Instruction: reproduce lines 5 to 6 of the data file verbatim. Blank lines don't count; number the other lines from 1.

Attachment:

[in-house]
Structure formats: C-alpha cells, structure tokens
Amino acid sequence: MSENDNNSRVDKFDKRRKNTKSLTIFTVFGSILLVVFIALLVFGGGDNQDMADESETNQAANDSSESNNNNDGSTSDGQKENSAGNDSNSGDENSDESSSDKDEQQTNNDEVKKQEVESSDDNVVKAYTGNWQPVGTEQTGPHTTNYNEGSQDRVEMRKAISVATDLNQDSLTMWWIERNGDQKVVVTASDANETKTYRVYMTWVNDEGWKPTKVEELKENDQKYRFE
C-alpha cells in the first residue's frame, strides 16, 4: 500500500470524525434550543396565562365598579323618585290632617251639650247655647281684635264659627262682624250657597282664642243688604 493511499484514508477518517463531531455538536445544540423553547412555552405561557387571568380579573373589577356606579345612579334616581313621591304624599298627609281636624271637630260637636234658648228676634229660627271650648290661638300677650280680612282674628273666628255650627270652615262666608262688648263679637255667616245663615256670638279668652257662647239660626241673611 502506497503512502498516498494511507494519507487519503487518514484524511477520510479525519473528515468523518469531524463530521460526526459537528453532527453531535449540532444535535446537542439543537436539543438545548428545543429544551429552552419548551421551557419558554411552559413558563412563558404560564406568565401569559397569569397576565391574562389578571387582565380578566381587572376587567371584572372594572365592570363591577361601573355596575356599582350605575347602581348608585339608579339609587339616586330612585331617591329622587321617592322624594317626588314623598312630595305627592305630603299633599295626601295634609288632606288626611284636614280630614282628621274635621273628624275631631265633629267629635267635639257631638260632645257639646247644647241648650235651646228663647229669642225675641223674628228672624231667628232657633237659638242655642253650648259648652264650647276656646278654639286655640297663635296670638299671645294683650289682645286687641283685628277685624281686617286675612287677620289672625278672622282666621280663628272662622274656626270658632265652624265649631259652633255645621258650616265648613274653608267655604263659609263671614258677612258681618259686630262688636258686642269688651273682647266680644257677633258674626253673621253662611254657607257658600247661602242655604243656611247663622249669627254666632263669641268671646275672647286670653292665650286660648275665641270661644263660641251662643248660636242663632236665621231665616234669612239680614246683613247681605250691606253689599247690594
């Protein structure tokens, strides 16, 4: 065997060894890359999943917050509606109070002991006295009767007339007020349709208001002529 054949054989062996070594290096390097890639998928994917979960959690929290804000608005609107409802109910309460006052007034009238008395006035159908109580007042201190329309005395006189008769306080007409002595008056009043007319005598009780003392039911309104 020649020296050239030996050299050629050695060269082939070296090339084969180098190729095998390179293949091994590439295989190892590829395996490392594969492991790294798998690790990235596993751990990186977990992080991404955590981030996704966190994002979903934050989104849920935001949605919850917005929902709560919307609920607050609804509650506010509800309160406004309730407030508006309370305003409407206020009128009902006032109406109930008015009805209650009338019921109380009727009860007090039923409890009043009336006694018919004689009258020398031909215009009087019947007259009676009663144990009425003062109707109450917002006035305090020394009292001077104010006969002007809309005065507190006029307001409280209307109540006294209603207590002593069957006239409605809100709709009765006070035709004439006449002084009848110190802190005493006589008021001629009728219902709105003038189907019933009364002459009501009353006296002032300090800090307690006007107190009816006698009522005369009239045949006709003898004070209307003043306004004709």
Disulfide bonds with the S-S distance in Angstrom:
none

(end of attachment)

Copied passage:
């Protein structure tokens, strides 16, 4: 065997060894890359999943917050509606109070002991006295009767007339007020349709208001002529 054949054989062996070594290096390097890639998928994917979960959690929290804000608005609107409802109910309460006052007034009238008395006035159908109580007042201190329309005395006189008769306080007409002595008056009043007319005598009780003392039911309104 020649020296050239030996050299050629050695060269082939070296090339084969180098190729095998390179293949091994590439295989190892590829395996490392594969492991790294798998690790990235596993751990990186977990992080991404955590981030996704966190994002979903934050989104849920935001949605919850917005929902709560919307609920607050609804509650506010509800309160406004309730407030508006309370305003409407206020009128009902006032109406109930008015009805209650009338019921109380009727009860007090039923409890009043009336006694018919004689009258020398031909215009009087019947007259009676009663144990009425003062109707109450917002006035305090020394009292001077104010006969002007809309005065507190006029307001409280209307109540006294209603207590002593069957006239409605809100709709009765006070035709004439006449002084009848110190802190005493006589008021001629009728219902709105003038189907019933009364002459009501009353006296002032300090800090307690006007107190009816006698009522005369009239045949006709003898004070209307003043306004004709």
Disulfide bonds with the S-S distance in Angstrom: